This approach has been successful in a variety of settings, as Indigenous Knowledge and Indigenous-led stewardship are crucial for conservation, use, and climate change mitigation: 1) The Amah Matsun people of central California have memoranda of understanding (MOUs) with federal, private, and state actors to govern 140,000 acres of their traditional territory—across state and federal parks—to steward, conserve, and access the land for cultural purposes; 2) the Yurok and Karuk Tribes of Oregon and California have worked with the U.S. Department of the Interior to remove dams to revitalize fish populations for cultural practices; 3) as of 2022, the Confederated Salish and Kootenai Tribes finished negotiations with the U.S. Department of the Interior to assume responsibility over a historic bison range in Montana and the reintroduction of bison through a trusteeship with the Bureau of Indian Affairs.
Along with the previous examples of regained governance over traditional lands and waters, the Department of the Interior is continuing to pursue co-stewardship and land/water back in the contiguous United States (not Alaska, as of yet): 1) Bears Ears National Monument in Utah has a formal co-management structure with the Bureau of Land Management, U.S. Forest Service, and five Tribes of the Bears Ears Commission; 2) in Virginia, the Rappahannock Indian Tribe received 465 acres of their land back within the Rappahannock River Valley National Wildlife Refuge to conserve; and 3) the Dworshak National Fish Hatchery was transferred to the Nez Perce Tribe in Idaho with continued support to be provided by the Fish and Wildlife Service.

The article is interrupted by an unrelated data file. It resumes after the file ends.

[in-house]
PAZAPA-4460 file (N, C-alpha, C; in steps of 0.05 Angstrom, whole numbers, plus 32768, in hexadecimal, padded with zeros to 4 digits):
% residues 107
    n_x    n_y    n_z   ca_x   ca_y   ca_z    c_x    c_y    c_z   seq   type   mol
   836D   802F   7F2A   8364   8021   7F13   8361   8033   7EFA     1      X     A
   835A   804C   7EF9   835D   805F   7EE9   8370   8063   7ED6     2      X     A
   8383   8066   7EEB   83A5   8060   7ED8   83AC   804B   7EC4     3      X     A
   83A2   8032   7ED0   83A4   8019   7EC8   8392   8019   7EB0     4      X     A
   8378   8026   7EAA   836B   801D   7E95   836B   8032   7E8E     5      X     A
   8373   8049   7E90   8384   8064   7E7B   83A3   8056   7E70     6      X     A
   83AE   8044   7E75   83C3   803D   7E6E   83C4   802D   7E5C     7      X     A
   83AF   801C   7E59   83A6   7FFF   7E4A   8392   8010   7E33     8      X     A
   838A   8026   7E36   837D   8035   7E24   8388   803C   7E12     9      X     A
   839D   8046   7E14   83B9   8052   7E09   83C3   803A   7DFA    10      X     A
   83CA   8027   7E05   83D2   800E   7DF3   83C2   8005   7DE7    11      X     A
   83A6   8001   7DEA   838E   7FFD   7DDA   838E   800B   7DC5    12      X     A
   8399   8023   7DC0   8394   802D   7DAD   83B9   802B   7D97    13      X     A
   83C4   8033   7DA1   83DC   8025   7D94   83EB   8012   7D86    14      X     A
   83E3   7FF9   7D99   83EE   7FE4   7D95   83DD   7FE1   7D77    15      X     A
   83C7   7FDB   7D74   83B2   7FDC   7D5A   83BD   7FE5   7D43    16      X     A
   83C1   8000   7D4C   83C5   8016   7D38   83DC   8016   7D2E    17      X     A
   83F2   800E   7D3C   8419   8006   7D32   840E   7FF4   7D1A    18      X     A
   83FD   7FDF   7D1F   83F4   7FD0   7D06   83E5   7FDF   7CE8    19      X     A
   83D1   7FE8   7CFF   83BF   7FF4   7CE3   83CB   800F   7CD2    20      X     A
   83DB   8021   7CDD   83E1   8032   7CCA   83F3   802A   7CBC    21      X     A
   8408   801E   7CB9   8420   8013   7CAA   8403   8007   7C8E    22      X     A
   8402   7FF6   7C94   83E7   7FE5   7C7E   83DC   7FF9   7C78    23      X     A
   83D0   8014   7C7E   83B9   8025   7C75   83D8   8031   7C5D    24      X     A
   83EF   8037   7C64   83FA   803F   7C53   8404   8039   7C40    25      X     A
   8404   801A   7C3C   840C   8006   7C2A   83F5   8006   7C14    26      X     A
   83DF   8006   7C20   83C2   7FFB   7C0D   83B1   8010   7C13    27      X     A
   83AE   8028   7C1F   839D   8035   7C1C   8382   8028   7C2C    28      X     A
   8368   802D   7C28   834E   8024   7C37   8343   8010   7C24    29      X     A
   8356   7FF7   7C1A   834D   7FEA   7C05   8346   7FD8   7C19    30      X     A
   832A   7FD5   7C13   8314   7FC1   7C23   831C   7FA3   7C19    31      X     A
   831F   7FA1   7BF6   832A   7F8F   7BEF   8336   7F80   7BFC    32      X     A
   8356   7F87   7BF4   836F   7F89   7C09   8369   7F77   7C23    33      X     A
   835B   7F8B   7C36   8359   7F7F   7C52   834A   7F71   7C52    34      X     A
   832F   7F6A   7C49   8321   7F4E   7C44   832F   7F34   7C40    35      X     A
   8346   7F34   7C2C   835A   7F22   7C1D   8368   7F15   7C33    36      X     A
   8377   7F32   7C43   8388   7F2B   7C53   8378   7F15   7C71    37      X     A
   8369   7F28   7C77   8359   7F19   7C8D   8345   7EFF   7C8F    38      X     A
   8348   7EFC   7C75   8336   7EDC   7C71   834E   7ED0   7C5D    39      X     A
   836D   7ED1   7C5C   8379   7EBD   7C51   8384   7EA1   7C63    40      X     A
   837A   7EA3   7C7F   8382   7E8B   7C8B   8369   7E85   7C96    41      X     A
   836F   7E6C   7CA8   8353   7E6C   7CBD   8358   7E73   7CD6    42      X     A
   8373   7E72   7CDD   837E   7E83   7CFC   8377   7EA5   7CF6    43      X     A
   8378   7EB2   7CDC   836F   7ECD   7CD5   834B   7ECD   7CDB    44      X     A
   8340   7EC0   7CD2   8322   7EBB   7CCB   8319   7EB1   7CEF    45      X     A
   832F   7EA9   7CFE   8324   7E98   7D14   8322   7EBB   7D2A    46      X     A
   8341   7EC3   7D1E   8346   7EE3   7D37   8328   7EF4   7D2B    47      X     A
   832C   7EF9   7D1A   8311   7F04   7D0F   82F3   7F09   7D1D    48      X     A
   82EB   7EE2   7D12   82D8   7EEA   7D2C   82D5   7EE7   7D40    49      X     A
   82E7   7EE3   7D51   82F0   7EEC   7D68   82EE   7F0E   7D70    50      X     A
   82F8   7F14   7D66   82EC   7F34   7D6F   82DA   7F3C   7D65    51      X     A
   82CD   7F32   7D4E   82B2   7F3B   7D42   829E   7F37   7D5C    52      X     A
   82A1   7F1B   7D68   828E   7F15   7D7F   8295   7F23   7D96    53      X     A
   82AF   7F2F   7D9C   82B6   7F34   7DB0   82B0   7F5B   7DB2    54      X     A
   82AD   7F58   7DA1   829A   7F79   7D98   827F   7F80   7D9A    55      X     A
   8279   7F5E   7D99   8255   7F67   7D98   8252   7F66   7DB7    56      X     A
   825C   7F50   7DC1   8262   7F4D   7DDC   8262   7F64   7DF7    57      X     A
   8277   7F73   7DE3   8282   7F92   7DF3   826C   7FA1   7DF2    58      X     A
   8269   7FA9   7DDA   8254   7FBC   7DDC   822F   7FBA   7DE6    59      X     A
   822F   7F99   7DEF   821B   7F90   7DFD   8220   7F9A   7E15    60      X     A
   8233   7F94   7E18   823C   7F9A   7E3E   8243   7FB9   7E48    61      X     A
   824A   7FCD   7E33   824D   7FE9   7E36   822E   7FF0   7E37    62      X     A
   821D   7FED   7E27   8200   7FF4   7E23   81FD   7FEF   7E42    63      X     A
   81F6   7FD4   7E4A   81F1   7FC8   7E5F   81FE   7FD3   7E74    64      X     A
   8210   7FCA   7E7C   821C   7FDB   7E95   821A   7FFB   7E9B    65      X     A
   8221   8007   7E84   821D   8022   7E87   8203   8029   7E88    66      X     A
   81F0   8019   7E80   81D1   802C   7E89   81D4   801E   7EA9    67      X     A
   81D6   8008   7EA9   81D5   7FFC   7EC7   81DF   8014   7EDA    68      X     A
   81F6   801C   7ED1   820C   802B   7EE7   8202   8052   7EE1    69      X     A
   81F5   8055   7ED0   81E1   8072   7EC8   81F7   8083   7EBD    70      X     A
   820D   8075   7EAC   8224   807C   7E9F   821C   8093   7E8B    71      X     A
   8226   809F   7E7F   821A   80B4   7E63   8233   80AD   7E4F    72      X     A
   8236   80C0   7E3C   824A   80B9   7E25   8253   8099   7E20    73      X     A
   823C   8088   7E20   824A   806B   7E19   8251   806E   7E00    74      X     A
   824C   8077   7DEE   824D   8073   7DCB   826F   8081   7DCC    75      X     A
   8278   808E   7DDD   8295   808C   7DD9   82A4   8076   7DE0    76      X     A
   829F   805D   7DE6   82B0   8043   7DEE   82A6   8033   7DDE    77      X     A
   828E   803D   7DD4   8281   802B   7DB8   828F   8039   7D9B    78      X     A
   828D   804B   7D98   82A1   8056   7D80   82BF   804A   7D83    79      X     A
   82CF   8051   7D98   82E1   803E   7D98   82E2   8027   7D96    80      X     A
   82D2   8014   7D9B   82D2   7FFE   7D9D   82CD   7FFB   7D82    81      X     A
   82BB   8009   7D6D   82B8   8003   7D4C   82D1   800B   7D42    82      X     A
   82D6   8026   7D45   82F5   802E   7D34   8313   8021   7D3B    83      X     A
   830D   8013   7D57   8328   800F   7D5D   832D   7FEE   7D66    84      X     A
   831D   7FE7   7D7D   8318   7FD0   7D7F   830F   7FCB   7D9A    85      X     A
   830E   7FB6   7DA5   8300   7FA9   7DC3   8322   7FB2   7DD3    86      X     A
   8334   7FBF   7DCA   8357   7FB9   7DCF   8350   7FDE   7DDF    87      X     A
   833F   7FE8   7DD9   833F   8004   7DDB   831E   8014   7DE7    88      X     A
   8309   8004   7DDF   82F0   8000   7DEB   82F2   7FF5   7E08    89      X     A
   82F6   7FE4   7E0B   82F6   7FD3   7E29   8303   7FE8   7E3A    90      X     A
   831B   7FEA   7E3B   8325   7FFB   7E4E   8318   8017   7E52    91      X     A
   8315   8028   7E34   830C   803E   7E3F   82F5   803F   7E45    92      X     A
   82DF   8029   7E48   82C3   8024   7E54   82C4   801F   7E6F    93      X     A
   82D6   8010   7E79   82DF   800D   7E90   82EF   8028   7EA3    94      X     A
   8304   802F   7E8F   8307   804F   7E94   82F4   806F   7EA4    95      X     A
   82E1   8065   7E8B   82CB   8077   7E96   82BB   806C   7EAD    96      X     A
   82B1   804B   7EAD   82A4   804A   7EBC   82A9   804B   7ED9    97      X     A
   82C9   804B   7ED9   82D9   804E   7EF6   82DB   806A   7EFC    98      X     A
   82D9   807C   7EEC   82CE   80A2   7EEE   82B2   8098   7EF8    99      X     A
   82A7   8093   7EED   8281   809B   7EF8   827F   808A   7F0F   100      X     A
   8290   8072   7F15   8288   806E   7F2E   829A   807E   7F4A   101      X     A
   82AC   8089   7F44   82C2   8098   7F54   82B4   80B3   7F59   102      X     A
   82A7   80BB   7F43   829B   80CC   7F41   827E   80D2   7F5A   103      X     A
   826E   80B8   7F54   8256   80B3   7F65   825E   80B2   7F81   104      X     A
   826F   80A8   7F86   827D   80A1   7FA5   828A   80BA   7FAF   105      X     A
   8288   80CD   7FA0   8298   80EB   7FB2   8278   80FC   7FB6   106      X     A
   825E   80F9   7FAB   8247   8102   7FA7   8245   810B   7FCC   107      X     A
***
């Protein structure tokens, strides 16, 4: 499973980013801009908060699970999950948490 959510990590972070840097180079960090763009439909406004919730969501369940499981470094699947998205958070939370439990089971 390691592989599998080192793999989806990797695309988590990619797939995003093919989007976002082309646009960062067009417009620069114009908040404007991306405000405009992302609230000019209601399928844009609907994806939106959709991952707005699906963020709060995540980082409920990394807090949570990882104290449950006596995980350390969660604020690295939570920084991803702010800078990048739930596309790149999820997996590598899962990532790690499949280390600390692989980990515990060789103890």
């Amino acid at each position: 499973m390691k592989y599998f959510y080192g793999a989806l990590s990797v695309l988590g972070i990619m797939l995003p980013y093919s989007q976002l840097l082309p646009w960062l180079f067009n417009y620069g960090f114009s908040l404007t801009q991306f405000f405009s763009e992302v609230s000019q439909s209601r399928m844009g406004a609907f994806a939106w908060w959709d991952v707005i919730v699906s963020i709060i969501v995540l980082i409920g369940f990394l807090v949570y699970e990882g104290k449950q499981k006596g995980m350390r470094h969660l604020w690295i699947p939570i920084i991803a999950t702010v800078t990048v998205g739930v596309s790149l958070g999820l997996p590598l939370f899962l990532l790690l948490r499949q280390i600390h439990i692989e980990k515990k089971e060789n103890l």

Co-management agreements around land and water management with Tribes in Alaska are extremely limited, with short-term projects or with Tribes providing tours and not actually managing the land. Co-management is instead based on various councils and commissions around birds, walrus, seals, whales, polar bears, and flora and fauna (without the sovereignty that comes with Tribal engagement). The Congressional Research Service has written a report (2023) for Congress on Tribal co-management, which explains how co-management on federal lands may help achieve congressional priorities as well as draw on Indigenous Knowledge. Organizations like the Ahtna Intertribal Resource Commission and the Indigenous Sentinels Network are formed of multiple Tribes in Alaska that use local Indigenous Knowledge to monitor environmental issues, lands, waters, and animals and work with federal and state management bodies.